3. 6 items show up. After a few minutes of reading option 4 "Common Tasks: Folder Options" has the line "Show hidden files and file name extensions" in it.

4. Click the + icon beside that to expand and notice description mentions what I want to do.

5. Click the Step by Step link in the topic.

6. Follow instructions to unhide extensions.

You see not that hard to find this info. The problems is that most of these users don't want to read instructions to do stuff and expect it to just be where THEY think it should be (obviously this is an impossible task to do). With a little reading anyone could find this info quite easily. And yes the Windows manual does in fact explain how to use the help center to find answers to these questions.

One of the reasons I like the acronym RTFM so much.
 

tsumake

New Member
Originally posted by gameboy900+May 20, 2003 @ 01:30 AM--><div class='quotetop'>QUOTE(gameboy900 @ May 20, 2003 @ 01:30 AM)</div><div class='quotemain'> <!--QuoteBegin-Taelon@May 19, 2003 @ 02:08 PM

Too bad Microsoft's version of "user friendly" doesn't mean stable software that just works - but rather hiding any settings/options that are even in the slightest advanced, so that any errors/crashes that do occur can't be resolved by someone who doesn't know about all the hidden stuff.


Like last night in the ClassicSega hub... me and a few others told someone to open a CloneCD image of a Saturn game in SatConv by changing the .img file's extension to .bin.

He couldn't figure out how to do that - Windows hides all known file extensions by default. The next HOUR was spent getting him to unhide extensions. Poor guy. :-/
I don't know what you're doing but I have yet to crash XP once. (Well that's not true it did crash once but that was due to the very buggy beta drivers I was using for my capture card) And just so you know I use this machine to dev in C++ and have on many occasions had code that behaved badly (memory leaks, infinite loops, etc) and each time I just go into task manager, kill my program and everything is fine.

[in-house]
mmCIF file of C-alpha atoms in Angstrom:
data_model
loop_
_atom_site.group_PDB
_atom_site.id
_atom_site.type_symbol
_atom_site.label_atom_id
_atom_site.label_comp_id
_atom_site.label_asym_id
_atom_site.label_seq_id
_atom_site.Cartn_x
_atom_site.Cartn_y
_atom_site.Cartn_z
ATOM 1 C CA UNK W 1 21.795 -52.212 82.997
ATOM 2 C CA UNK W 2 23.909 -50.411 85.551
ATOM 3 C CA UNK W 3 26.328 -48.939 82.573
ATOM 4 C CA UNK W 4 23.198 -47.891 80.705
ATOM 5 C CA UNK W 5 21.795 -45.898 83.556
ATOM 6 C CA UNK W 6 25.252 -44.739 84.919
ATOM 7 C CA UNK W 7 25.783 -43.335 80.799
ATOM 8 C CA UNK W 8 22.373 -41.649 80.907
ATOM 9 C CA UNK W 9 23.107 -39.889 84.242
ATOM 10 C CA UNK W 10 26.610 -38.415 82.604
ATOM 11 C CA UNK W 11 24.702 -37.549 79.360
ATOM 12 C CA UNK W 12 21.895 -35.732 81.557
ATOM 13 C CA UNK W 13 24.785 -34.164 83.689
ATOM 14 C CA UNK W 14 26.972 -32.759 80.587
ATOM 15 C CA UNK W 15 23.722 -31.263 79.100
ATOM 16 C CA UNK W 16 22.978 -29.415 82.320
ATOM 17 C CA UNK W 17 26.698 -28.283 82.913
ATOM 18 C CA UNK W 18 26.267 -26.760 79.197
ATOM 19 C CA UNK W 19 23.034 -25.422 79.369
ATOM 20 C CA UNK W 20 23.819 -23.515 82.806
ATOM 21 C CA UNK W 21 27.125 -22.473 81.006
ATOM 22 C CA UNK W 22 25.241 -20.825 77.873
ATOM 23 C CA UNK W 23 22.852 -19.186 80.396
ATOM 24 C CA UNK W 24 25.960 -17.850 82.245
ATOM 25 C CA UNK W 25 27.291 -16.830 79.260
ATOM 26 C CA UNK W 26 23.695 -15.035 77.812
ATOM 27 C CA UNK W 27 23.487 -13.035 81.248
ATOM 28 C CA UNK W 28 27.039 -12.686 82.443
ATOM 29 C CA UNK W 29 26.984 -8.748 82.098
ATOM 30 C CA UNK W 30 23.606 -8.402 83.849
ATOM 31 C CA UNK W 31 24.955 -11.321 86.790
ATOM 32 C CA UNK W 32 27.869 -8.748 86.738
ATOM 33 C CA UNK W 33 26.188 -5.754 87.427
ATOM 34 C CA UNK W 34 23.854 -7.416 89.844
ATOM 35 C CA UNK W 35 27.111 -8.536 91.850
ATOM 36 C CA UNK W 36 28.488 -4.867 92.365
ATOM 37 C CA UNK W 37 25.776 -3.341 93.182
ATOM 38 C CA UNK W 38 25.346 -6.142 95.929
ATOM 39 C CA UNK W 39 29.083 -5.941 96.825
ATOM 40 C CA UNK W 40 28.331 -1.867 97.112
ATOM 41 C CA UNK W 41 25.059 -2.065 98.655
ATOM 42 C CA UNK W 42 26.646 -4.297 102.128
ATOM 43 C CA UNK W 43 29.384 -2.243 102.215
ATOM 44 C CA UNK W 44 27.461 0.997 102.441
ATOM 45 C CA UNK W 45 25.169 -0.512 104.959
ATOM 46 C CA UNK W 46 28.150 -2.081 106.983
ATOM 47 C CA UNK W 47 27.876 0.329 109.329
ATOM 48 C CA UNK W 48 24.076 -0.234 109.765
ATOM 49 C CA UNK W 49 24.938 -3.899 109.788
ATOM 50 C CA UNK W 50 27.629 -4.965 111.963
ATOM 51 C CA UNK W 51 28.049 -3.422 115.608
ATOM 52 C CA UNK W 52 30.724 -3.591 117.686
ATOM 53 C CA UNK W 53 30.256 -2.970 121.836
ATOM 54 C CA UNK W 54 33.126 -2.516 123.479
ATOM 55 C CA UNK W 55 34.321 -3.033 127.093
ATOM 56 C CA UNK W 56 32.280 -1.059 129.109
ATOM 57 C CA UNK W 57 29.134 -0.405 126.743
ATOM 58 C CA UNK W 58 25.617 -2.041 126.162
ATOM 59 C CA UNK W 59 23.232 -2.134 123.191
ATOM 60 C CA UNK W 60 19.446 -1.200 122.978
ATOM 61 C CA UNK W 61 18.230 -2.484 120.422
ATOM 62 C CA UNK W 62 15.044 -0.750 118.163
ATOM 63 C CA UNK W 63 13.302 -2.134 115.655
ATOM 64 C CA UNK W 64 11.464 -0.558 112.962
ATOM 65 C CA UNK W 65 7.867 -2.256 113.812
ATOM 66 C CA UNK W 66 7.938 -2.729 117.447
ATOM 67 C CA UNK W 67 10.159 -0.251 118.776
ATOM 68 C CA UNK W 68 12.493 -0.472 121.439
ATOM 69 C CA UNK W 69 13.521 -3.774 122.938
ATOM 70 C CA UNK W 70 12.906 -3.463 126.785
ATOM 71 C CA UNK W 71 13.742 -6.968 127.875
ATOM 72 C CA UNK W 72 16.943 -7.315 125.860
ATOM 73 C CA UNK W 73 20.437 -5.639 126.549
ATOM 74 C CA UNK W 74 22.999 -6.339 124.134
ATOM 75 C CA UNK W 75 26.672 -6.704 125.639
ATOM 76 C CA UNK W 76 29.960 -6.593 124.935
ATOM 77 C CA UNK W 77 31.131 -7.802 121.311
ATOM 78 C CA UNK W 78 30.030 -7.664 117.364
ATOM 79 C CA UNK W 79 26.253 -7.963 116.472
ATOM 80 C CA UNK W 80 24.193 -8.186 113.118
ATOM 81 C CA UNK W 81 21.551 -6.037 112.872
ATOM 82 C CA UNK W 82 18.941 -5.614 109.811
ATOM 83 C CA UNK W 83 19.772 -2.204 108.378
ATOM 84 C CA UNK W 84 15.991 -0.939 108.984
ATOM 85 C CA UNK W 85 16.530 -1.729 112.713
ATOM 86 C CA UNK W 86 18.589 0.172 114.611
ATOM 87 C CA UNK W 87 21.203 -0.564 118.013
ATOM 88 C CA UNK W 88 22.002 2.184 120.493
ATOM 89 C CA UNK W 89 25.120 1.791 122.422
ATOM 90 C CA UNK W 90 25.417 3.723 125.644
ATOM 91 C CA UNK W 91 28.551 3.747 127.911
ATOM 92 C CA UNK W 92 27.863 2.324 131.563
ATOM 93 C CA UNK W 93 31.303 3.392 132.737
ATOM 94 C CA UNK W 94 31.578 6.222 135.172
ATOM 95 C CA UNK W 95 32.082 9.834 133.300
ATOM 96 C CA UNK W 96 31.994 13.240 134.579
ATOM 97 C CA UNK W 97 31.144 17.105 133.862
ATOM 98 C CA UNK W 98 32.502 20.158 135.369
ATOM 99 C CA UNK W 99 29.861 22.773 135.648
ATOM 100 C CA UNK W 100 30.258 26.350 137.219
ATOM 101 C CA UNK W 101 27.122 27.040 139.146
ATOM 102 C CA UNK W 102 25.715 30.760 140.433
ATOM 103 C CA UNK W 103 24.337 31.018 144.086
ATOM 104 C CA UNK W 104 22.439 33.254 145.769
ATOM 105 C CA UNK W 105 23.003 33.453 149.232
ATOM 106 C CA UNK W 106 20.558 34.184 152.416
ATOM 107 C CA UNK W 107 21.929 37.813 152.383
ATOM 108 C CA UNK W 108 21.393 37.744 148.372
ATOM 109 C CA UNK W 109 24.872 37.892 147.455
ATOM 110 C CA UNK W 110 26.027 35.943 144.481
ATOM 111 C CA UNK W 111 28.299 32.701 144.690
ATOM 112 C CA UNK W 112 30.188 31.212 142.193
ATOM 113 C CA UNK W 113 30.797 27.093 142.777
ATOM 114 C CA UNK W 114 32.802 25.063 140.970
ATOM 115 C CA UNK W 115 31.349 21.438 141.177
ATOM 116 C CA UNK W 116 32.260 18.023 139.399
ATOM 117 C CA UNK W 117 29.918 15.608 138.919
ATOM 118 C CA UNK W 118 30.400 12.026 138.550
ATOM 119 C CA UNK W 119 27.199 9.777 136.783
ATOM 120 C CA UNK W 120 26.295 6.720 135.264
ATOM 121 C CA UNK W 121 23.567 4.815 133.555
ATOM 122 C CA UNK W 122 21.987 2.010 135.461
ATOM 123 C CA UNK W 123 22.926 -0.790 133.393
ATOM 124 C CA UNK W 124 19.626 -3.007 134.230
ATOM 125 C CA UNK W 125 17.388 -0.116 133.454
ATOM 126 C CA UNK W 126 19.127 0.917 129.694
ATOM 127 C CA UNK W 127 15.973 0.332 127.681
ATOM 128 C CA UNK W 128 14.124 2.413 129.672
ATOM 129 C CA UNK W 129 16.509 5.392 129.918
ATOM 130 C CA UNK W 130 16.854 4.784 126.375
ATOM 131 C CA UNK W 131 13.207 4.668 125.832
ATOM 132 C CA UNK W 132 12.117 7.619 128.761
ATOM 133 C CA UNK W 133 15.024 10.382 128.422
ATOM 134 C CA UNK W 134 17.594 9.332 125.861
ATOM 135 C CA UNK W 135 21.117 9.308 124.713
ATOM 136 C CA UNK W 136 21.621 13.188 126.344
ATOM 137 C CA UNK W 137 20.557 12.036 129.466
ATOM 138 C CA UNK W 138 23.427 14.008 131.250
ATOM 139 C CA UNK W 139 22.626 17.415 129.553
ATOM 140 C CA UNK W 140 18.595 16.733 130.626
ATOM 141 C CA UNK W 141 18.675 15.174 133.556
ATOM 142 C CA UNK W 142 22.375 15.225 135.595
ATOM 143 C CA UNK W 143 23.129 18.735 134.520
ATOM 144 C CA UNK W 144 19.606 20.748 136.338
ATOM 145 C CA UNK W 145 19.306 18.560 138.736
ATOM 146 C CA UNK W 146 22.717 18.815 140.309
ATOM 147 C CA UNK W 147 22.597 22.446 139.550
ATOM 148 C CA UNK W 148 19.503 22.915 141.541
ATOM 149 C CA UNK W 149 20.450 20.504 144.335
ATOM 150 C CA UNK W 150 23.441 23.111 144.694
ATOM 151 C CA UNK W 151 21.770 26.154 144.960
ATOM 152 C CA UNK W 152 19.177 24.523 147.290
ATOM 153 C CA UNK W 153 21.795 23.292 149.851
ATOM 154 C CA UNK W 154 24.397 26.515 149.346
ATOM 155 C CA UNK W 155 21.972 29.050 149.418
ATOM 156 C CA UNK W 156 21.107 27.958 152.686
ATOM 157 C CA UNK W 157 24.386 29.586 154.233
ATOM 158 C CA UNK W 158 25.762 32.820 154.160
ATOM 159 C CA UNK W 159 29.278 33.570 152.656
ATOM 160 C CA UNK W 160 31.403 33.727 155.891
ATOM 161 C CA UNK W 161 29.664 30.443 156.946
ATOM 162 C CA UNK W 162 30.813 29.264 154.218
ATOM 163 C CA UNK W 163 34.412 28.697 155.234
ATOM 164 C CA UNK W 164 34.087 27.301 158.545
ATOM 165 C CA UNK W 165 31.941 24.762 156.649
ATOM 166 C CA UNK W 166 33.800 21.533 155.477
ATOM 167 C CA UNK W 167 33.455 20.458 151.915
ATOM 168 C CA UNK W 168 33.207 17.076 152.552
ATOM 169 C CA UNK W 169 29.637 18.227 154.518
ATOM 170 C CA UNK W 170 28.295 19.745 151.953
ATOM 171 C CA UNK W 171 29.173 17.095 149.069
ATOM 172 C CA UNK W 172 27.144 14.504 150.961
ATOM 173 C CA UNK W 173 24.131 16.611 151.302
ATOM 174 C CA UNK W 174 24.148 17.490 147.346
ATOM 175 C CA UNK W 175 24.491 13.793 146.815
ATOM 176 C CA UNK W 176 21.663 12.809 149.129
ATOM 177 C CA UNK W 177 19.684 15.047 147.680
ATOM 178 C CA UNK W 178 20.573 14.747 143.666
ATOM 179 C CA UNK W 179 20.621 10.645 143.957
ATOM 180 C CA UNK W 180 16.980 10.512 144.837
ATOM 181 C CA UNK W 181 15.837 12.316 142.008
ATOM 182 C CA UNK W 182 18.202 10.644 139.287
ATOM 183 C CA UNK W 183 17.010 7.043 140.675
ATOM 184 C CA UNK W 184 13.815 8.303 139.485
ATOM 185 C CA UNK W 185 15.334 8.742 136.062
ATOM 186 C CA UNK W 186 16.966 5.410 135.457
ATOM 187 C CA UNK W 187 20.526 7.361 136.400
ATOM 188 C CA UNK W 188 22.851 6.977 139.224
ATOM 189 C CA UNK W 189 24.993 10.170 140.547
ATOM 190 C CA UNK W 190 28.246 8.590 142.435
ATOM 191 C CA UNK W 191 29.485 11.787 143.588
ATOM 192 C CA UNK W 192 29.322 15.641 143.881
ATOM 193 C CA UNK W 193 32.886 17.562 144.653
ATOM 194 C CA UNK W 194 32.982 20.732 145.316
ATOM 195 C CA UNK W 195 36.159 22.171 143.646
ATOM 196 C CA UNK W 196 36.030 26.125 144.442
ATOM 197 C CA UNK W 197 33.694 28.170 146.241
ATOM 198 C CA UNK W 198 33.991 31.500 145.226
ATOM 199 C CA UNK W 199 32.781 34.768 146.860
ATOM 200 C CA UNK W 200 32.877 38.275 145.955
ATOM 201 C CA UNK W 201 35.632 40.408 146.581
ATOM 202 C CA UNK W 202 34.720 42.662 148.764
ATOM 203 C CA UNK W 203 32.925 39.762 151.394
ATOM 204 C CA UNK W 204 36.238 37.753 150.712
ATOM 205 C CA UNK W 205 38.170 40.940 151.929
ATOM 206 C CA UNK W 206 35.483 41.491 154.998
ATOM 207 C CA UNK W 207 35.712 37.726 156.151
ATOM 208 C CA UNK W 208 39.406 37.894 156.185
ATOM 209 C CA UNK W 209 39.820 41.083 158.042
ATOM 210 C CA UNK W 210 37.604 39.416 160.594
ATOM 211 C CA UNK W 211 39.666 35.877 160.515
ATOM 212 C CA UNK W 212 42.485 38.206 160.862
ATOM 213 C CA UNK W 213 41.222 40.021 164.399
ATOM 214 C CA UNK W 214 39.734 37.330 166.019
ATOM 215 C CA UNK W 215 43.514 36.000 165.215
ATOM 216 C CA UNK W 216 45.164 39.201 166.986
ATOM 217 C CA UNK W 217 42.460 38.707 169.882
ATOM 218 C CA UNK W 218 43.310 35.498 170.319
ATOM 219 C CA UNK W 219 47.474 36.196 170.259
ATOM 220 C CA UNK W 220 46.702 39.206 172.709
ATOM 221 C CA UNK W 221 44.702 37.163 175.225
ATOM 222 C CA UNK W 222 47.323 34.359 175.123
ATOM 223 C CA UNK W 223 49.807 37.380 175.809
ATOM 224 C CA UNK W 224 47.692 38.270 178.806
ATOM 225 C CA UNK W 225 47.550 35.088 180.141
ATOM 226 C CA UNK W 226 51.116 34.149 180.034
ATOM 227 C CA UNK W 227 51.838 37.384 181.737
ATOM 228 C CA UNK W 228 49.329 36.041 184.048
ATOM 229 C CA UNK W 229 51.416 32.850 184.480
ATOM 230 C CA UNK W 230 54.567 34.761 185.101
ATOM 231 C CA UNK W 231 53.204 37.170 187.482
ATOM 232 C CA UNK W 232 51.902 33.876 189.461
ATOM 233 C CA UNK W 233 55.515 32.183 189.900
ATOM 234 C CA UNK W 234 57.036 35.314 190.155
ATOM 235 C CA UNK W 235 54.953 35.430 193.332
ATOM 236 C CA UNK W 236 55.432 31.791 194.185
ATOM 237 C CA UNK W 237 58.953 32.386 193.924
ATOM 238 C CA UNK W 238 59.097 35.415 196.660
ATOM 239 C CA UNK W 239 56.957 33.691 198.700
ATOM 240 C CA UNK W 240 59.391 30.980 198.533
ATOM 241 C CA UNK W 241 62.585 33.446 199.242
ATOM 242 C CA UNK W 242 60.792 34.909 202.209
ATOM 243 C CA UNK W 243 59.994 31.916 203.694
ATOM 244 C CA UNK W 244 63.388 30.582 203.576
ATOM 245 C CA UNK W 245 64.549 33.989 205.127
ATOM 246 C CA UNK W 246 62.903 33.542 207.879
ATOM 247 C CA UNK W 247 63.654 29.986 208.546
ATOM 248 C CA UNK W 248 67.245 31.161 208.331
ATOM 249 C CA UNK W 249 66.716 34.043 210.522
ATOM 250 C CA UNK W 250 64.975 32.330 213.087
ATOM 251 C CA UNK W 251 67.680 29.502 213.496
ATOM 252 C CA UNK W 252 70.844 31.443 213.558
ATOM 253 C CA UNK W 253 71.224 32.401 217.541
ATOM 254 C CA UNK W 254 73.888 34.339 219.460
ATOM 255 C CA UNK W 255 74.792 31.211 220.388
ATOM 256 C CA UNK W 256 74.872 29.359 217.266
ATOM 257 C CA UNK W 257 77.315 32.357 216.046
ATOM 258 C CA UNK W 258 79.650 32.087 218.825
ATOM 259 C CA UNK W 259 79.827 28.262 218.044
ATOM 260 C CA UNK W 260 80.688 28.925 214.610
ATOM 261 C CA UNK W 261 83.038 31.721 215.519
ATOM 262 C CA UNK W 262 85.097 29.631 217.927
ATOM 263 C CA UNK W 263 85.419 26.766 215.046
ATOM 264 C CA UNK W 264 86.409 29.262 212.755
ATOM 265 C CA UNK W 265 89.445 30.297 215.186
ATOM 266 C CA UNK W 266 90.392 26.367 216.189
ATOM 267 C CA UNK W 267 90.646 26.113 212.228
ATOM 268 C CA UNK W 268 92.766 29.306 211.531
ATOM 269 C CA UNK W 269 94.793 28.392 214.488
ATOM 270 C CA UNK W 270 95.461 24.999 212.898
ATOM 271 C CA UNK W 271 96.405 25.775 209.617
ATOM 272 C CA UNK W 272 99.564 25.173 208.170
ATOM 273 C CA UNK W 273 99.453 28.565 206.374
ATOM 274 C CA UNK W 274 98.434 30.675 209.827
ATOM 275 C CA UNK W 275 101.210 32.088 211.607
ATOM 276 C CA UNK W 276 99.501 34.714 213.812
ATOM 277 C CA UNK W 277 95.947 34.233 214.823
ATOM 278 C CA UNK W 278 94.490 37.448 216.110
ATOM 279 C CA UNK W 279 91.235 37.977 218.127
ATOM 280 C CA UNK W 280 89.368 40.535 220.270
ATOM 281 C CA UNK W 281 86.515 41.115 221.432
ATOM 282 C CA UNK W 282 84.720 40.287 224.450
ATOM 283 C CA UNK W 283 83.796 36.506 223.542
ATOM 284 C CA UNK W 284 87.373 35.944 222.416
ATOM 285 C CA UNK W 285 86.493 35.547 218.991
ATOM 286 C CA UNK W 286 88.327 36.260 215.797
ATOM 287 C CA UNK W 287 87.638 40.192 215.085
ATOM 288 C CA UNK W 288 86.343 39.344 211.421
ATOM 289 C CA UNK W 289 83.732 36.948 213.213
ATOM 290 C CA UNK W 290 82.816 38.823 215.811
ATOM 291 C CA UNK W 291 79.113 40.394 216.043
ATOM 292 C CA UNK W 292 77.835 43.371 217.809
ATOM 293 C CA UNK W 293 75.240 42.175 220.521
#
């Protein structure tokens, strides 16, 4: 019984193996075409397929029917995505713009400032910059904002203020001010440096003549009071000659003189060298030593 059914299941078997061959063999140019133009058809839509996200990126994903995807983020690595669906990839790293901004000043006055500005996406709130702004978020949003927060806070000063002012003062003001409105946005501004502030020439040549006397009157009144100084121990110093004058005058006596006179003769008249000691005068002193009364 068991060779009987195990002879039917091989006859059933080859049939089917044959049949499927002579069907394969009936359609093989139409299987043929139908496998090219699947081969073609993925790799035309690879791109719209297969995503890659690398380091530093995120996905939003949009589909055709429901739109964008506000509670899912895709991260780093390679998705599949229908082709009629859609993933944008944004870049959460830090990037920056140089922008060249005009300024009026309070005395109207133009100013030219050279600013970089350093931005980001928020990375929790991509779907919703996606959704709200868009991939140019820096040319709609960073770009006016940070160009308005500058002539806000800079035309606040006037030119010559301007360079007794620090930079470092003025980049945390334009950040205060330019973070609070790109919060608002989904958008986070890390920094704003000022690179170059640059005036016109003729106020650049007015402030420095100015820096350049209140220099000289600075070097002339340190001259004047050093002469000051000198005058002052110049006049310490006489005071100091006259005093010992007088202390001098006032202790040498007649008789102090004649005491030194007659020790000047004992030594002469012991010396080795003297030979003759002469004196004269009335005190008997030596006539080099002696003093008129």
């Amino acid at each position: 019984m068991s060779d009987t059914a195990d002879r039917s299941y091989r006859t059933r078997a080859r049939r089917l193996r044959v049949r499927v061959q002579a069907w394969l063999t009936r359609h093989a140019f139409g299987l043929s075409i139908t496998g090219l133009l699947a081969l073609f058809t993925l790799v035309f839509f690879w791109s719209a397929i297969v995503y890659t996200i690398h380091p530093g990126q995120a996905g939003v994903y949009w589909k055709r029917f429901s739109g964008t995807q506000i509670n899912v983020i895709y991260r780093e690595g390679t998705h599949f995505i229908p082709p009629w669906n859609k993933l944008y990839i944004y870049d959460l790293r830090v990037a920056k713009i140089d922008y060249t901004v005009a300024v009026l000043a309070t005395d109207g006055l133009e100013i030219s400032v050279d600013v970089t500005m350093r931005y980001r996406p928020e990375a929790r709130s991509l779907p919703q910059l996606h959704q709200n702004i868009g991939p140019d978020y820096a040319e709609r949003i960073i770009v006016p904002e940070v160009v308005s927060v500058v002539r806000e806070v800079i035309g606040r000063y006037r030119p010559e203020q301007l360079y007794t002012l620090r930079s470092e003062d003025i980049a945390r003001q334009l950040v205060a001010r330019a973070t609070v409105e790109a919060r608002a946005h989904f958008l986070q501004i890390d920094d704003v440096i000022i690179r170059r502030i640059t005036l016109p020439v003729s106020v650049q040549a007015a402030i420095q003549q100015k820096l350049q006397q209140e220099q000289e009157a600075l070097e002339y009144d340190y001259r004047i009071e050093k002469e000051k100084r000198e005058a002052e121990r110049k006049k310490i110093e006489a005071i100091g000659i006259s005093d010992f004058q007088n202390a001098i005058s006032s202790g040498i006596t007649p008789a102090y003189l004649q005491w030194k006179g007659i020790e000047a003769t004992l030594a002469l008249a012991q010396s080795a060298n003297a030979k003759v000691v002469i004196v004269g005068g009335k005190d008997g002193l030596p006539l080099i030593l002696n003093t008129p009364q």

Keep this in mind. Windows is aimed at the 90% of users who will NEVER need any of the advanced features that are "hidden" in it. The 10% of advanced users can quite easily find how to gain access to them with a little searching on MSKB or the internet.

Give Microsoft some credit. They have to make a complex piece of software that runs on billions of possible hardware configurations, has to run millions of (often horribly buggy) programs from over 20 years and is used but everyone from complete morons to uber geeks. It's not easy to do (as anyone trying to use slightly non-mainstream hardware on linux will tell you). [/b][/quote]

www.fuckmicrosoft.com

Hey, I use XP too. But after reading this site, I know a little more about what's up with MS.
 

Taelon

Member
But what if said person didn't even know there WAS such a think as extensions - precisely because Windows doesn't show them by default - and got confused being told to change a file's extension?